Maytree blog

Why group retirement plans make organizations so attractive to workers

Published on 17/05/2022

Are you looking to acquire and retain top talent? There’s a simple organizational upgrade. You might be surprised to learn that offering a group retirement plan could be one of the most successful tools in your human resources efforts.

The ultimate “attract and retain” strategy

It’s no secret that the COVID-19 pandemic has caused a great upheaval in the Canadian job market. Some even refer to the current employment climate as the “great resignation.” People are looking for new jobs, turnover rates are up, and organizations are placing a greater emphasis on “recruit, reward, and retain” strategies.

An effective solution can be to offer workers what they consistently say they want: retirement benefits.

In fact, a survey by Accenture found that 78 per cent of job candidates view retirement benefits as a critical factor in deciding whether to accept a job.

And it gets better: When it comes to rewarding your employees, another survey found that 71 per cent of Canadians would be willing to forgo a wage increase for a workplace retirement plan.

Finally, according to a national employer survey, the best way to retain employees is to pay them more. No surprise there, but a (very) close second is to offer a retirement plan. And offering such a plan could be a far more affordable option for those organizations with budgetary constraints.

A good group retirement plan maximizes savings and minimizes costs

A study from the HOOPP Pension Plan, the National Institute on Ageing, and Common Wealth found that access to a good retirement plan can lower the cost of saving for retirement by almost $1 million for an average worker.

Most Canadian workers manage their retirement savings on their own and pay some of the highest management fees in the world. Often, they lack the discipline to set aside a certain amount from each pay cheque, and, when they do, find it hard to figure out how they should invest.

They don’t know how much they need to put away each month for retirement or how much they’ll have per month when they retire, or even how much they will receive from the government per month. They often don’t embrace the strategy of reducing the risk of their investments as they approach retirement.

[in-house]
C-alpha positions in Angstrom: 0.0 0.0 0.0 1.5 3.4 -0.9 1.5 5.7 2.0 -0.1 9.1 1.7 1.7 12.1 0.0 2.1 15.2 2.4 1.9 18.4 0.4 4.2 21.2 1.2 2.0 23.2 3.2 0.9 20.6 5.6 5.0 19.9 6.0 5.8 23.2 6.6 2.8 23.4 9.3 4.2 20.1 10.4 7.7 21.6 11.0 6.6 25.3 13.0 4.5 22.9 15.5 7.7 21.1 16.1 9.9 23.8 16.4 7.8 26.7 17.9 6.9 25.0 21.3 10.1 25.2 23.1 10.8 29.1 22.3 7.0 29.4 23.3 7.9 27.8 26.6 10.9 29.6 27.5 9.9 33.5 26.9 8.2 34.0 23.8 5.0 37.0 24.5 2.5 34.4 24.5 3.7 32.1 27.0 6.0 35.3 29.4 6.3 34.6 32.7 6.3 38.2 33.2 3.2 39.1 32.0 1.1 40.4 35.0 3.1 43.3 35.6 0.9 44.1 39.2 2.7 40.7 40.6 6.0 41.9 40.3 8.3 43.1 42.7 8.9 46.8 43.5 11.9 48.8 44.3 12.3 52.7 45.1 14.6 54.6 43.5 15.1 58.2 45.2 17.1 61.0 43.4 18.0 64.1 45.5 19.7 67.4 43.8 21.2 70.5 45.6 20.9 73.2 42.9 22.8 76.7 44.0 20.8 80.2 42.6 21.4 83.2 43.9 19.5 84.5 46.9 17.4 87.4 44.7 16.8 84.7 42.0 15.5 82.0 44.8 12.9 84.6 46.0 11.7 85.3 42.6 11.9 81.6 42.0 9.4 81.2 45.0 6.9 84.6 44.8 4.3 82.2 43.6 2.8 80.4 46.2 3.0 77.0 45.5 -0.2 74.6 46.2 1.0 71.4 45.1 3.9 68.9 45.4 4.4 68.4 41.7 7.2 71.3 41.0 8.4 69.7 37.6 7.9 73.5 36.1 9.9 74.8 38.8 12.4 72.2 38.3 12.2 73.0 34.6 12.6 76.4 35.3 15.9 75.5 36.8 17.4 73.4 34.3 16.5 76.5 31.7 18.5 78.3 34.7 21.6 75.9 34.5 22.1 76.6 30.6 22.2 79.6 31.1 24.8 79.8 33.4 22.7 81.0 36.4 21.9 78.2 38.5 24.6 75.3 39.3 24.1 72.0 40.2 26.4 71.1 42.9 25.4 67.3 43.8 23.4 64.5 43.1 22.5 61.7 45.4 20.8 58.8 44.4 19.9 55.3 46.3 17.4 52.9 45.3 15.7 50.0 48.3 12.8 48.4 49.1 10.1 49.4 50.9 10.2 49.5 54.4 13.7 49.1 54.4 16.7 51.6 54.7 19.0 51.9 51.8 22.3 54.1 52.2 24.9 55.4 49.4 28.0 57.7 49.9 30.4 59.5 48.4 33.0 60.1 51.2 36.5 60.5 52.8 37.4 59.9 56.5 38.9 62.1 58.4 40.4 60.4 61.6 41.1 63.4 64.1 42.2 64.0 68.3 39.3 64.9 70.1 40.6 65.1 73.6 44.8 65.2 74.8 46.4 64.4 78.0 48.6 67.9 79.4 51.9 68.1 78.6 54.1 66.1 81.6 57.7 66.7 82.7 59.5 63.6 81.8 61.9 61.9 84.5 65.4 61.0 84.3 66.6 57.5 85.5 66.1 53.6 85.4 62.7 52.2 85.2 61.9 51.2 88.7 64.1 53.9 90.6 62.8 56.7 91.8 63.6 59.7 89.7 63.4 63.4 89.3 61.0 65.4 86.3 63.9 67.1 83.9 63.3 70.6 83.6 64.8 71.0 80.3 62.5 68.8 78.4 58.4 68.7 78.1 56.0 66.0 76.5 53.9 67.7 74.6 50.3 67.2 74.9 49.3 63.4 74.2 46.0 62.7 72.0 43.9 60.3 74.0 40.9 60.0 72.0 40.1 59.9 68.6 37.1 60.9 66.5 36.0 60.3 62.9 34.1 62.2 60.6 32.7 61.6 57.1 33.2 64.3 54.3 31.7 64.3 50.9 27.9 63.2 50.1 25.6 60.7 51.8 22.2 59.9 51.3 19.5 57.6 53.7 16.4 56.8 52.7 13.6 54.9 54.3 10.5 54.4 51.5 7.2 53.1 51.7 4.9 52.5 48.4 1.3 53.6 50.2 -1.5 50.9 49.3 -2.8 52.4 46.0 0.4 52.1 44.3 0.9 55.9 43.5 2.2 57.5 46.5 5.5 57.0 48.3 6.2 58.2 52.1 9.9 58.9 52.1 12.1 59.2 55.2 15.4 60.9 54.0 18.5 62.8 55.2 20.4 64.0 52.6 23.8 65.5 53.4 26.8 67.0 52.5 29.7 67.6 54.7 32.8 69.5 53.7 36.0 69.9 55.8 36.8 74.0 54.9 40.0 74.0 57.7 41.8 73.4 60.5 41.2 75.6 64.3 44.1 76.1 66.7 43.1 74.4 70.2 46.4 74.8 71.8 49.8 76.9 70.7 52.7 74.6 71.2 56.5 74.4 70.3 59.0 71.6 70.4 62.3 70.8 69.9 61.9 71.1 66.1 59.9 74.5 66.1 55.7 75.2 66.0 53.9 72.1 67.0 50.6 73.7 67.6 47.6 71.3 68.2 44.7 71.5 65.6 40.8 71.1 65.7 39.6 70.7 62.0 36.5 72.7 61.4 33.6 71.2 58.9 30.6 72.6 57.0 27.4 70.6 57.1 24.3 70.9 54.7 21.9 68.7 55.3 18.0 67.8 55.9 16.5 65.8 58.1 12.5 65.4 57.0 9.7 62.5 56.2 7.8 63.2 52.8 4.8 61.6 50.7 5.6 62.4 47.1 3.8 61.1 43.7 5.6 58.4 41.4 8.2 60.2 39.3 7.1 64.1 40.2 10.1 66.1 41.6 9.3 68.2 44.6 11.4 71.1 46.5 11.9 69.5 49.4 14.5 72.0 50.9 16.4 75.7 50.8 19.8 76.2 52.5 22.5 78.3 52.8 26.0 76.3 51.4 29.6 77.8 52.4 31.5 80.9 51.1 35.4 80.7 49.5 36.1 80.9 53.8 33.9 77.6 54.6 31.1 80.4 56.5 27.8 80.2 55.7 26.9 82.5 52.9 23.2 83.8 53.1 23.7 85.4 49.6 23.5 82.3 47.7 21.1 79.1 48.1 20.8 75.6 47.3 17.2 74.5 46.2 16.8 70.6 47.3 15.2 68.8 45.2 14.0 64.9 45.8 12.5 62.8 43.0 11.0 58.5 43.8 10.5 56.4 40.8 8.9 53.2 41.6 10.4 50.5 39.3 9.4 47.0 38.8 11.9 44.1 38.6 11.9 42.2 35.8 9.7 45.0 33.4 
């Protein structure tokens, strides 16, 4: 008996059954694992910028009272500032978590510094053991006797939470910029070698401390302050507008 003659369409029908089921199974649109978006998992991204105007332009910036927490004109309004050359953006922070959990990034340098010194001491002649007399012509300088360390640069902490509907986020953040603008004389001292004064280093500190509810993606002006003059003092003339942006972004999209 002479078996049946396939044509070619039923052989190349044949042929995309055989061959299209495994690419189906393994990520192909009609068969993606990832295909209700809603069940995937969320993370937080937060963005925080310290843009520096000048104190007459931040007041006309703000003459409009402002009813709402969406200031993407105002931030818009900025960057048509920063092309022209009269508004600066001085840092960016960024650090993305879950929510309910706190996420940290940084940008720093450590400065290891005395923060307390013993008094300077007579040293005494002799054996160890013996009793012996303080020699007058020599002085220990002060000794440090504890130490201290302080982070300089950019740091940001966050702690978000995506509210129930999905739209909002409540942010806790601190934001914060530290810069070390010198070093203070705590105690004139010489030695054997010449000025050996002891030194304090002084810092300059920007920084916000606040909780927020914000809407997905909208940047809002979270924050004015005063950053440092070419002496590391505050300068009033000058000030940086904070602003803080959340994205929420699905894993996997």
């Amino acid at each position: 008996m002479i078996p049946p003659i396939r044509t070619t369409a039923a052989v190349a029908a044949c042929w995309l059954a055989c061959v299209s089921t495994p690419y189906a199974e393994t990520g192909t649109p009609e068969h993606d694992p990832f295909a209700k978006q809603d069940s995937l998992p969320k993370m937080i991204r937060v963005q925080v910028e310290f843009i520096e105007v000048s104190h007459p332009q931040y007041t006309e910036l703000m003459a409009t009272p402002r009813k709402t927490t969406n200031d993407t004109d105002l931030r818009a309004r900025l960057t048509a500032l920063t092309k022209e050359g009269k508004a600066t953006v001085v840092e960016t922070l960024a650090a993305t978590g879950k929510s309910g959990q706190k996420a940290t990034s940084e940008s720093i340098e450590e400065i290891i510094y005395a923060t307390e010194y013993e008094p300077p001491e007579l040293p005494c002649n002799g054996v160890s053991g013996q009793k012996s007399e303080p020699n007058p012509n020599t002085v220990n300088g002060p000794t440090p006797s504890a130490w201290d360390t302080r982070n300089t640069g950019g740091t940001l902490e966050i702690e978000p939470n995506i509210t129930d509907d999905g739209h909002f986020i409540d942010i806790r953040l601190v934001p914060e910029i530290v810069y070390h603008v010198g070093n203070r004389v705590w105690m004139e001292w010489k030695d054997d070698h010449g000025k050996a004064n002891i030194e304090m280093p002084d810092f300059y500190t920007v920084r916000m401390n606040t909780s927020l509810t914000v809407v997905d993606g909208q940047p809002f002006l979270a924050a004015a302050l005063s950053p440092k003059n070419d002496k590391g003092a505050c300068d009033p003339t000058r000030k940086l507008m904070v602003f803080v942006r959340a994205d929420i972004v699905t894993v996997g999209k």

A group retirement plan can solve some of these issues. People are many times more likely to save for retirement – and get more bang for their buck from their savings – if they are part of a group retirement plan for several reasons. Some of the reasons are:

  1. Organizations often offer matching contributions;
  2. Group retirement plans charge lower fees than what traditional banks and insurance companies would charge;
  3. A portion of every pay cheque comes out automatically which leads to better savings discipline; and
  4. People are less likely to make poor investing decisions.

The true value: retiring in dignity

As a society we must ensure that Canadians, particularly those in the low and moderate pay range, have access to group retirement plans to ensure that they can retire in health, happiness, and security. If we can do this, we will create a virtuous circle whereby people in retirement feel secure and can continue to be part of the community.

In 2018, Maytree and several other funding organizations partnered with Common Wealth Retirement to develop a retirement plan specifically catered to small and medium-sized non-profits. Our task was to create a plan for small and medium-sized non-profits that set workers up for success by helping members create a true plan for retirement that was simple, easy to understand, with fees much lower than those offered by the traditional banks and insurance companies.

The result was Common Good, a plan that has already won awards for its design with fees that are less than one third of what the average Canadian pays.

To find out more about how the pandemic has changed the game when it comes to the business case for workplace retirement benefits, read Common Good’s latest eBook, “How COVID elevated retirement benefits to a top recruiting and retention tool.”


New and affordable option for non-profits to build retirement security for their employees: The Common Good Plan
We spoke with Connor Bays, Director of Employer Solutions at Common Wealth, to learn more about the Common Good Plan and why it’s a good idea for non-profits to invest in their employees’ financial security.

Five Good Ideas for building financial health through the workplace
With over 40% of Canadians living paycheque to paycheque, more employers are asking what they can do to increase the financial health of their staff.

Markus Stadelmann-Elder is Director of Communications at Maytree.


A group retirement plan such as Common Good is attractive to workers. It enables them to maximize their savings, minimize their costs, and retire in dignity.